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The End of the World Book
This is no ordinary novel. An encyclopedia of memory—from A to Z—The End of the World Book deftly intertwines fiction, memoir, and cultural history, reimagining the story of the world and one man’s life as they both hurtle toward a frightening future. Alistair McCartney’s alphabetical guide to the apocalypse layers images like a prose poem, building from Aristotle to da Vi ...more
Hardcover, 320 pages
Published February 13th 2008 by University of Wisconsin Press
(first published 2008)
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Alternately felt love, exasperation, and then love again for this book. Not perfect but the good parts I loved, the great parts dazzled me and filled me with joy, reminding me how wonderful it is to have creative thoughts about the everyday world we live in that skew it in fantastic ways.
The concept is irresistible: an encyclopedia of the self. A childhood obsession with the World Book Encyclopedia is here transformed into a "novel" (which it is only in the loosest sense of the term) filled with whimsical entries which range from autobiographical sketches, memories, musings, odes, conjectures and "histories" all neatly arranged, encyclopedia style, by key terms. Searching for a "hidden" narrative will be in vain (and it doesn't all lead up to an "aha!" moment), but common themes ...more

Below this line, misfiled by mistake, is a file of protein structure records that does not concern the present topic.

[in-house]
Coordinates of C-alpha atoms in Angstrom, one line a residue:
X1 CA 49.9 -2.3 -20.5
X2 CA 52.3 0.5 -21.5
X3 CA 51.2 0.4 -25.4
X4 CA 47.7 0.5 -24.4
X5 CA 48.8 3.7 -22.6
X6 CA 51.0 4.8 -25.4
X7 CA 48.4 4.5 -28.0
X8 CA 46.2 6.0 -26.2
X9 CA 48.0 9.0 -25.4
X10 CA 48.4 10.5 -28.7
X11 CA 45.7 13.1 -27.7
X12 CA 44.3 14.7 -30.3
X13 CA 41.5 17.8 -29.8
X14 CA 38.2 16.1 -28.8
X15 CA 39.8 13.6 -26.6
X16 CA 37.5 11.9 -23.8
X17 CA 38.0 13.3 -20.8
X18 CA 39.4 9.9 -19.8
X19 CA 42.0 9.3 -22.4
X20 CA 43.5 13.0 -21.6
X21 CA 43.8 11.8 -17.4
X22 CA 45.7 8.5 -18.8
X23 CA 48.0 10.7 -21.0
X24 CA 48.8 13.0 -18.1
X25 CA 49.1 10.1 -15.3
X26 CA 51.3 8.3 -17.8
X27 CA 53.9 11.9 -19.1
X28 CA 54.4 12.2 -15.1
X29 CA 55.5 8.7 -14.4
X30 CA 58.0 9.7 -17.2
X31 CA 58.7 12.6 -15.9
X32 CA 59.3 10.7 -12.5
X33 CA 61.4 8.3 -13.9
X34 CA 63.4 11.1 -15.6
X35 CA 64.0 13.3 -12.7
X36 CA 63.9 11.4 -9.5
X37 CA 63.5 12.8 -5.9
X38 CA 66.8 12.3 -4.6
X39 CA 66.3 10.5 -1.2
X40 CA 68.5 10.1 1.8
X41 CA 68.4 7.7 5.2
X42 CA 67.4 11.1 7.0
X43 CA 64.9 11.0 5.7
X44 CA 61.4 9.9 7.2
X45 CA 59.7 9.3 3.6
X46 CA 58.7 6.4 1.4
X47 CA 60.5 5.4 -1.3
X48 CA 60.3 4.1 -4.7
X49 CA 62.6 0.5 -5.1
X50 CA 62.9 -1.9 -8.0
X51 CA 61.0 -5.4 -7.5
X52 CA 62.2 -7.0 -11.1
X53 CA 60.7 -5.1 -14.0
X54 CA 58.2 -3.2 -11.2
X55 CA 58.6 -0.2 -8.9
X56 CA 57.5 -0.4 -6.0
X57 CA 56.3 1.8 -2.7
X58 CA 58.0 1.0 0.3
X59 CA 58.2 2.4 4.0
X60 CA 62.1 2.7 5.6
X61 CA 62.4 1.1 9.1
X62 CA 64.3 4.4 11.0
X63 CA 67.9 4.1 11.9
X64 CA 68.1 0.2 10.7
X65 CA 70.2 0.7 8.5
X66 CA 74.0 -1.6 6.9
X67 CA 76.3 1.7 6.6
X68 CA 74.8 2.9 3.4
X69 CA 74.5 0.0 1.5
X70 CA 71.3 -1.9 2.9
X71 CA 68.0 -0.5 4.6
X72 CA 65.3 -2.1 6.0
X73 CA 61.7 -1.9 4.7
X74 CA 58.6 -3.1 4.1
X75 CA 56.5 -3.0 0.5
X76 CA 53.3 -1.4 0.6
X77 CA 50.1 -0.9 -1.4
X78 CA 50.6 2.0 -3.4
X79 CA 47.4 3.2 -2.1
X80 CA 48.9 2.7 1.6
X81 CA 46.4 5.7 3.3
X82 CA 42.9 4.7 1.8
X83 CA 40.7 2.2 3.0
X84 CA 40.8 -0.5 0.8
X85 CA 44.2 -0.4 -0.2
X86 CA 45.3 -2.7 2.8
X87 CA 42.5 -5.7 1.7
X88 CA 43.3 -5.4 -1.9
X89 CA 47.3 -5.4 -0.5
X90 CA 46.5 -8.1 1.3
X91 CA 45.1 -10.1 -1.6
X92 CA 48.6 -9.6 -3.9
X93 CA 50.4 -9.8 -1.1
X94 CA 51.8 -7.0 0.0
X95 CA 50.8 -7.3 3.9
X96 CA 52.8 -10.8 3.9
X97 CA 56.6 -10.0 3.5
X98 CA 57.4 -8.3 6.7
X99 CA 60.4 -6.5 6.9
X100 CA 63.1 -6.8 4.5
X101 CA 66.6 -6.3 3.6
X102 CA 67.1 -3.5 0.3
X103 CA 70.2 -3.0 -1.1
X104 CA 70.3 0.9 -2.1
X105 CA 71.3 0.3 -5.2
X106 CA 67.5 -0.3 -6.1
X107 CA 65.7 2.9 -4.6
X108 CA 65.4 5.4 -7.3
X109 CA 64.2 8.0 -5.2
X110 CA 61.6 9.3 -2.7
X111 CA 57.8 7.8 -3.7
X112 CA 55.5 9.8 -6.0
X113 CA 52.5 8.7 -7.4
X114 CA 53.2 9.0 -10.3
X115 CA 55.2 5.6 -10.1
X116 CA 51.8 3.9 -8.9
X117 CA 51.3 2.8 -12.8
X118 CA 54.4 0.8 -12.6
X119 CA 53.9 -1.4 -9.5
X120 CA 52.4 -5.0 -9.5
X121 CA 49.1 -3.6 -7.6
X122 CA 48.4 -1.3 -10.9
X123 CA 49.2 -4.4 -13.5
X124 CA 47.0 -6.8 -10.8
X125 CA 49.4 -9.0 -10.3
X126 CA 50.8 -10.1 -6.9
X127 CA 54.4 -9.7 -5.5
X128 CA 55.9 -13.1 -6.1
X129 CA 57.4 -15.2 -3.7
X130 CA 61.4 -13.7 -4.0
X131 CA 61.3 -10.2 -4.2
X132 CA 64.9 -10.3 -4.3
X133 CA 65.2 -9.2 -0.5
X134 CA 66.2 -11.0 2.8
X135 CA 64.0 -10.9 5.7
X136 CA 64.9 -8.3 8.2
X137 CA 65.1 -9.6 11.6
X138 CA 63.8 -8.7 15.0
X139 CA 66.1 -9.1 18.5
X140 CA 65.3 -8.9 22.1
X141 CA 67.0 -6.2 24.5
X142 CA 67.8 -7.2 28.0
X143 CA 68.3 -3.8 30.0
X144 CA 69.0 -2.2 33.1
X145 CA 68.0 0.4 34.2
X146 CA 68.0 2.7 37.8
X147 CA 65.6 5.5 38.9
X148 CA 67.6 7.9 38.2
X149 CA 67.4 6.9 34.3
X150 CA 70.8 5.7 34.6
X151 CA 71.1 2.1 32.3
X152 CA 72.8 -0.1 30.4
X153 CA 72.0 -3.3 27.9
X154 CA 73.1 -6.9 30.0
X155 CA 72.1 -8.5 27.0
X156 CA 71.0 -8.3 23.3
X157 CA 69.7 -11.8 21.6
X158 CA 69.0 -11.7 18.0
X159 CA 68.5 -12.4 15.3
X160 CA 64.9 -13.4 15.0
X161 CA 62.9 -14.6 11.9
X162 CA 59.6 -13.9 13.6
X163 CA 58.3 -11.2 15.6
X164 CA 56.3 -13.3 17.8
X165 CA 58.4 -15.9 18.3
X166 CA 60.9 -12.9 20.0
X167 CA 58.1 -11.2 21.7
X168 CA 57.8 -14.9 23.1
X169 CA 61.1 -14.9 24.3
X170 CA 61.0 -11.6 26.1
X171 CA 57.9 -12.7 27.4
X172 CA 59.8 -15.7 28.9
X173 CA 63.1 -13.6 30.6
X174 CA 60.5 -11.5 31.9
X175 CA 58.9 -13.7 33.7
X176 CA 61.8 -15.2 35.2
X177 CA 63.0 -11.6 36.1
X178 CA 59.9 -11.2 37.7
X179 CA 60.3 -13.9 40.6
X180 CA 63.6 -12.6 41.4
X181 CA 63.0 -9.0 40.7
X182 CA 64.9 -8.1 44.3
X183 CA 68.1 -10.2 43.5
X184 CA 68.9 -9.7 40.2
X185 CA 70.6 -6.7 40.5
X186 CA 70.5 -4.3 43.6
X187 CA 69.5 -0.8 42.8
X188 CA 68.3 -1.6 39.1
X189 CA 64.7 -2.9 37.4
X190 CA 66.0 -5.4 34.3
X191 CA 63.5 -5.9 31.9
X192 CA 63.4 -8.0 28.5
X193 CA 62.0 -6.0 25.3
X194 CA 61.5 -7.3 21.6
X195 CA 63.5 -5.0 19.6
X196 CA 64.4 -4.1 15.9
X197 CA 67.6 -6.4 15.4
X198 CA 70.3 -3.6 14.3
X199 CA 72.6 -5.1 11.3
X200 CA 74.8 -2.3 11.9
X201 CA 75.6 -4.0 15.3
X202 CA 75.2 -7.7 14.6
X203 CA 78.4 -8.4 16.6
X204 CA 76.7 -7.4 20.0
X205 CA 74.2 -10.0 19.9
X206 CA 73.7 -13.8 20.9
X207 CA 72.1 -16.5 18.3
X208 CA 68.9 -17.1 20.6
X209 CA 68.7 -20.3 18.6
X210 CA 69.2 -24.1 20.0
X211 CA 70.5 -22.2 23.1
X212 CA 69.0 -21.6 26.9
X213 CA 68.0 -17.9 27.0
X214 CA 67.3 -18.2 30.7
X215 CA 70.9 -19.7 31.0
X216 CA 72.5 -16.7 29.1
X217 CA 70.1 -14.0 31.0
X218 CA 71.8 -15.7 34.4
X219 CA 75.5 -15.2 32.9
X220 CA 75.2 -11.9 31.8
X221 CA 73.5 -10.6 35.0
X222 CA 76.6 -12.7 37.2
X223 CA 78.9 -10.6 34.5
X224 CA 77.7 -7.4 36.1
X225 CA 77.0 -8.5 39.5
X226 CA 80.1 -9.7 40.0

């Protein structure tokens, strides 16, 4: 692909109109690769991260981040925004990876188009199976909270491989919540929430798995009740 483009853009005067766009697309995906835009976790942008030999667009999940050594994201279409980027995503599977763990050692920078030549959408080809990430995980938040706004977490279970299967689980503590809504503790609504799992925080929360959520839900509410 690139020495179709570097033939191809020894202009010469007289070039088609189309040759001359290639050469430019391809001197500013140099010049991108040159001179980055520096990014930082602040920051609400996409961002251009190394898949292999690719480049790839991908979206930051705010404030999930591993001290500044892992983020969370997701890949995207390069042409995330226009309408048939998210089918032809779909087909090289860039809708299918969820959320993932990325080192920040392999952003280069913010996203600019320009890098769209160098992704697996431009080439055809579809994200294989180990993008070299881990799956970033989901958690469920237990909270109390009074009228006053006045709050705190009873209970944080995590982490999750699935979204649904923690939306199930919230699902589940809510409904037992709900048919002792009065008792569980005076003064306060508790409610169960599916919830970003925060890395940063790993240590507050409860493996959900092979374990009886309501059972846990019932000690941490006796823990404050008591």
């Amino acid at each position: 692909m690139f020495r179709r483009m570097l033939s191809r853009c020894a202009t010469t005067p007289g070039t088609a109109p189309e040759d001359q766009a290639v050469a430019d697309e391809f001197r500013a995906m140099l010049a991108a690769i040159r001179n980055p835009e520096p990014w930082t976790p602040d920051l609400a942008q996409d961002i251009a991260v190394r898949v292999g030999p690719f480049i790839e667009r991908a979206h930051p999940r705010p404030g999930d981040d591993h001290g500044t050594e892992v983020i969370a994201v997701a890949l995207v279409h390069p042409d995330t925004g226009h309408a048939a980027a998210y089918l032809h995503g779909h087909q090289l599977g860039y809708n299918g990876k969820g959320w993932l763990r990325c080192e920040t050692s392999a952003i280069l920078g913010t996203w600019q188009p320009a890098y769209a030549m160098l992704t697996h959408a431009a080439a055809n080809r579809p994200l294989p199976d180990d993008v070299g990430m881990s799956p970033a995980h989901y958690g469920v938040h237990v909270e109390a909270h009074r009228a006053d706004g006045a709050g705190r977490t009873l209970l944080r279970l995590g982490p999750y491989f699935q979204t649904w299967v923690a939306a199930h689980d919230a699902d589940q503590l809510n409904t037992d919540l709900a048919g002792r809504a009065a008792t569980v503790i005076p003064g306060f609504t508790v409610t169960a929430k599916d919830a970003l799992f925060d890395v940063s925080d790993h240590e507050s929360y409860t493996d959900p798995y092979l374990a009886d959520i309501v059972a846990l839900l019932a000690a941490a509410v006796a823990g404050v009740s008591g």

I bought this book intrigued by the premise and its audacious structure. Yes, it is a memoir/novel arranged alphabetically, with musings on everything from daVinci to Brittney Spears (whose entry is right next to that of Spinoza, probably the only place where those 2 entities could have met), and for the most part, found it funny and informative. But I also admit buying it based on the fact that it had no less than 4 or 5 stars from numerous readers, and didn't really pay attention to the ...more
"This is an inventive and experimental book, and a clever book. But it’s not a compelling book. There are interesting characters and subplots, but none are allowed to develop over and above the narrator’s presence. There’s an entry titled “Stories, Absence of,” under which McCartney writes, “take me seriously when I say I have no stories. I couldn’t tell a story to tell my life…” In a book that mixes fiction and fact, that may be the truest statement of all."
Read the rest of my review here:
Read the rest of my review here:
With a gorgeous, stream of consciousness writing style, Alistair McCartney's The End of the World Book takes us on an encyclopedic journey through the author's musings and life's experiences, both real and imagined. With wry humor and poetic edge, The End of the World Book combines both reality and daydream into a beautiful exploration of language itself, encouraging readers to explore their own relationship to the words which help shape their daily lives.
Sep 15, 2010 Jeremy rated it really liked it
This book reminded me of a 50's-era Reader's Digest thematic joke book, if the theme was philosophy and queer theory. Unceasingly clever and occasionally profound. Highly recommended.
Alistair McCartney is the author of The End of the World Book: a Novel (University of Wisconsin Press, 2008). An encyclopedia of memory–from A to Z–The End of the World Book was a finalist for both the PEN USA Fiction Award 2009 and the Publishing Triangle Edmund White Debut Fiction Award 2009, and was in Seattle Times Best Ten Books of 2008. Born in Perth, Western Australia in 1971, McCartney's w ...moreMore about Alistair McCartney...